“As for the 21st-century children’s book with the greatest growth in children’s books, we wouldn’t want to speculate on titles that could be featured at this point. “

Amy mentioned some of the upcoming events to celebrate the Public Library’s 125th birthday, including:

-“Anniversary Book Lists: The Library will celebrate the joy of reading throughout 2020 with the launch of several book lists, including “125 Books We Love” from the last 125 years, to be released—appropriately—on Valentine’s Day. Branches and the Library’s podcast “The Librarian Is In” will hold book clubs around the list, which features adult books; lists featuring books for kids and teens will be released later in the year.”

-“Book of the Day Emails: To further encourage reading, the Library began 2020 by challenging New Yorkers to read for at least 20 minutes a day. To help, the Library launched “Book of the Day” emails, with daily recommendations. Thousands of signed up already; sign up at nypl.org/bookoftheday.”

-“Opening of the Stavros Niarchos Foundation Library (SNFL): The Library’s central circulating library on 40th Street and Fifth Avenue is currently undergoing a complete renovation and opening May 15, giving the people of New York City the branch that they have long needed and deserved.”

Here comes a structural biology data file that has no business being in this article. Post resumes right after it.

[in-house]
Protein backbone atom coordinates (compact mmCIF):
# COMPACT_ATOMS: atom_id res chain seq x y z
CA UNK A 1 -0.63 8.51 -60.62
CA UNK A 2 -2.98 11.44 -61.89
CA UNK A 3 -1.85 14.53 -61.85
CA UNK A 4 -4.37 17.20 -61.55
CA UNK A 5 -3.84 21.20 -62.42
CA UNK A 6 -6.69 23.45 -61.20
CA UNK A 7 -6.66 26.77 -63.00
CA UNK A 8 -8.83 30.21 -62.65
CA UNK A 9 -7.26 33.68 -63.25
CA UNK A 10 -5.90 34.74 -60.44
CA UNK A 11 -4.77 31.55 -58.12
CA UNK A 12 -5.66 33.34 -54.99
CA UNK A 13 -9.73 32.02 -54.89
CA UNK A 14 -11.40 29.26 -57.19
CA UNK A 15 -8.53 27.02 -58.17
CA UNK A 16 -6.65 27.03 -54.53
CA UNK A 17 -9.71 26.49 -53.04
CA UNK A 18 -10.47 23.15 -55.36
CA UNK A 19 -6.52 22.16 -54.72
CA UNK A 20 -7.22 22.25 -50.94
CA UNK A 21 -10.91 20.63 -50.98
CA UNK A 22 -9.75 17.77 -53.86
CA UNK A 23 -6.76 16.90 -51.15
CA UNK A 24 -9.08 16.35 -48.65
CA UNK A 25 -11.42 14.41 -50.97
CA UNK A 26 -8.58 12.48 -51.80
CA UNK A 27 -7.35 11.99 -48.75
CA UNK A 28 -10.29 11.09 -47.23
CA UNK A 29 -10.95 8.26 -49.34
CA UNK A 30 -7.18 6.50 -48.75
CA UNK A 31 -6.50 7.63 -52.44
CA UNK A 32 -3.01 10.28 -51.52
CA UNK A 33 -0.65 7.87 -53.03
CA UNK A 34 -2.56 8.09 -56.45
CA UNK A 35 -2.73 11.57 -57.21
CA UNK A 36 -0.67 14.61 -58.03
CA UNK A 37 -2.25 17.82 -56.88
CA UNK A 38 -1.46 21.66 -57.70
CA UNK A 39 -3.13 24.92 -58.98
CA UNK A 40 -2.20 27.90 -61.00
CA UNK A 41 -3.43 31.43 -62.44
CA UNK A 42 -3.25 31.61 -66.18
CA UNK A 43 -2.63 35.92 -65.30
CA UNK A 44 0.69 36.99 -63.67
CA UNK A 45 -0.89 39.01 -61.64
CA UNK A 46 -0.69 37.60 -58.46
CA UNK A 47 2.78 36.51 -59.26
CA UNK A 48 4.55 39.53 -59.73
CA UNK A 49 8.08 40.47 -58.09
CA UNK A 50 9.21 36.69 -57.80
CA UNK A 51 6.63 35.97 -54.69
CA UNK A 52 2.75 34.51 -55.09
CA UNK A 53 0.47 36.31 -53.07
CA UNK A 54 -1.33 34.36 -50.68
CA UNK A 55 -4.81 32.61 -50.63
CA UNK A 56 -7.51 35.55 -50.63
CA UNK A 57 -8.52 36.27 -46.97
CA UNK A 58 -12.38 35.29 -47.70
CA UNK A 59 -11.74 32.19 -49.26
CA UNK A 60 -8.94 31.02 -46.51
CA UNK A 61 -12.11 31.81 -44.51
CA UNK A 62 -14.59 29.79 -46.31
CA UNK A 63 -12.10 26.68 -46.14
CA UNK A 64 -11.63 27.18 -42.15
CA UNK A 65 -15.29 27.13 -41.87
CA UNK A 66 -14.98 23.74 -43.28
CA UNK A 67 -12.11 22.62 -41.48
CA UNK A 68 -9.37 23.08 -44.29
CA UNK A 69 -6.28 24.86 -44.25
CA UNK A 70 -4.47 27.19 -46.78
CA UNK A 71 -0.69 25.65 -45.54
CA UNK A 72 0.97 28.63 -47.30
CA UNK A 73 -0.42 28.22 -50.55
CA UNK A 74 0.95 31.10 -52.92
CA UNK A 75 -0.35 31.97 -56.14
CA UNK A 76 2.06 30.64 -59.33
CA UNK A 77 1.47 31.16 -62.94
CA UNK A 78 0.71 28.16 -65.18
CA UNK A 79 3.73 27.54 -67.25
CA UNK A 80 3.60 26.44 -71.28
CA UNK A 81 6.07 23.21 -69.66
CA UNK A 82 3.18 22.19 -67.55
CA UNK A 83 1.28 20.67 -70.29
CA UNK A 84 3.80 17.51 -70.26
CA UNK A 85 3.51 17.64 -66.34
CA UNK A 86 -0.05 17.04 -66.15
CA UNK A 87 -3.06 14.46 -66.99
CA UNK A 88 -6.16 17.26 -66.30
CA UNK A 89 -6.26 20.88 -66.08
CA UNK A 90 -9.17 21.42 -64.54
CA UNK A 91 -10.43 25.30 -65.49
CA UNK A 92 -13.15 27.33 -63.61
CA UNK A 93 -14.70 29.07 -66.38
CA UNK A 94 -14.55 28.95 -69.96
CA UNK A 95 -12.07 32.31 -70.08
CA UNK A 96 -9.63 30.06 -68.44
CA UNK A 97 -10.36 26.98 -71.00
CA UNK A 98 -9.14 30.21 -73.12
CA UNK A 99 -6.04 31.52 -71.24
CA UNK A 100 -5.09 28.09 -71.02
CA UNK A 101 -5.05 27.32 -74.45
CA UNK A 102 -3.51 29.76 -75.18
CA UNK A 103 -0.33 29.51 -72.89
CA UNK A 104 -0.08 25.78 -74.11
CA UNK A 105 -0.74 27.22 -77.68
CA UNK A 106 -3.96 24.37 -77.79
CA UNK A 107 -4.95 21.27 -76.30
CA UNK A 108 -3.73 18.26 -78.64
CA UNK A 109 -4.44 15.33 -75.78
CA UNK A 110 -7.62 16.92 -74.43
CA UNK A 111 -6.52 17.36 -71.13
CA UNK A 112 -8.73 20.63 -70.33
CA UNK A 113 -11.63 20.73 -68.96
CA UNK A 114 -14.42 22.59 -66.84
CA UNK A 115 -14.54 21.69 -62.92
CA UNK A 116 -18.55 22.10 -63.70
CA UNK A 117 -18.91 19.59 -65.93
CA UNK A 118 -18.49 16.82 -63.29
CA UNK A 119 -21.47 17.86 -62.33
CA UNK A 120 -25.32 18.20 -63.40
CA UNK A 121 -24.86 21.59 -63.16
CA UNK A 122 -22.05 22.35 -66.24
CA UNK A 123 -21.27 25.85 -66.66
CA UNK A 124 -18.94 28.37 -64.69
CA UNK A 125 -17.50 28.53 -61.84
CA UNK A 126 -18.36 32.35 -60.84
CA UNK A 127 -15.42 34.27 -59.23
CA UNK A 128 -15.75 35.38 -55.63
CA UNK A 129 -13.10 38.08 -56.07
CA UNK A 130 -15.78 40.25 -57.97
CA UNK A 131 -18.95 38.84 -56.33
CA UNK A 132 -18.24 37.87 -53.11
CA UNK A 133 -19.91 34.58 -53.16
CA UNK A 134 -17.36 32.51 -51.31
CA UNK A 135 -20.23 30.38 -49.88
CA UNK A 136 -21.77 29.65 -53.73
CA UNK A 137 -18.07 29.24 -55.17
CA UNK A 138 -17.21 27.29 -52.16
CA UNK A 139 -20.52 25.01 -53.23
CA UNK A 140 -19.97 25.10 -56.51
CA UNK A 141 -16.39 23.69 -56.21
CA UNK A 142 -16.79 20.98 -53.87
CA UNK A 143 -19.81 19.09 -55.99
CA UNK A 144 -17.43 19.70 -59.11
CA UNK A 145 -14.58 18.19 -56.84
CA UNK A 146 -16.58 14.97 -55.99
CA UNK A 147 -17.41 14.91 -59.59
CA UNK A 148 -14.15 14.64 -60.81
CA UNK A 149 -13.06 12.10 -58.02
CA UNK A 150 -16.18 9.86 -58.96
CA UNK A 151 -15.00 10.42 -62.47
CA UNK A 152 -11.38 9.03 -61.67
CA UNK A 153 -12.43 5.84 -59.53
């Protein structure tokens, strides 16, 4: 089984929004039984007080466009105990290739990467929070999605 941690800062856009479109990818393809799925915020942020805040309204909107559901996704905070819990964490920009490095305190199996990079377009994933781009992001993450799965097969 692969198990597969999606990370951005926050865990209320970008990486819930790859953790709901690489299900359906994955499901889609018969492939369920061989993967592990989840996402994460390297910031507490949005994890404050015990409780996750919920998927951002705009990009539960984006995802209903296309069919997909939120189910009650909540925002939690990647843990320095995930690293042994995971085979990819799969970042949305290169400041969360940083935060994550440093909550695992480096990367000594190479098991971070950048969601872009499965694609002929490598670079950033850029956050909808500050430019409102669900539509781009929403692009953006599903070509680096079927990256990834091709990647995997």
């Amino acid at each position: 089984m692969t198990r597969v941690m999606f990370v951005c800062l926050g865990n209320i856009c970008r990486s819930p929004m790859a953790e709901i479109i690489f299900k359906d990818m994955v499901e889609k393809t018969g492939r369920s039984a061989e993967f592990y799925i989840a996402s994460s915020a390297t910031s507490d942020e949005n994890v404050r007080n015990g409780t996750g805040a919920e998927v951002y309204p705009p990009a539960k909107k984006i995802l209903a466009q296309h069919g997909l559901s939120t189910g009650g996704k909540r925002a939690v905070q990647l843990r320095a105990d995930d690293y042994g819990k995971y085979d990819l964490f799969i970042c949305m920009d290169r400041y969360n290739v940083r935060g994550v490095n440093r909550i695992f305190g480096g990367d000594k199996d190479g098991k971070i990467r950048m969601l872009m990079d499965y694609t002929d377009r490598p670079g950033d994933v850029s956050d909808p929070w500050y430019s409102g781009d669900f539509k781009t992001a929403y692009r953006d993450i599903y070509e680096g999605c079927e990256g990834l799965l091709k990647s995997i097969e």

-“Anniversary Week Celebrations: The Library will host parties in its branches and hold a weekend celebration from May 10 to May 17 to celebrate the 125th anniversary.”

-“The Polonsky Exhibition of The New York Public Library Treasures: A permanent exhibition featuring items from the Library’s research collections—such as a copy of the Declaration of Independence in Thomas Jefferson’s hand—will open in November.”

-“NYC Parks Partnership: New York Public Library librarians and staff will be in recreation centers, parks, and other NYC Parks locations in 2020 conducting storytimes and sharing a love of reading.”

-“Concluding Celebration: In early December, The New York Public Library will be celebrated at The Cathedral of St. John the Divine as the concluding event of the 125th year.”

Here’s what some people thought of the NYPL’s list of most checked-out books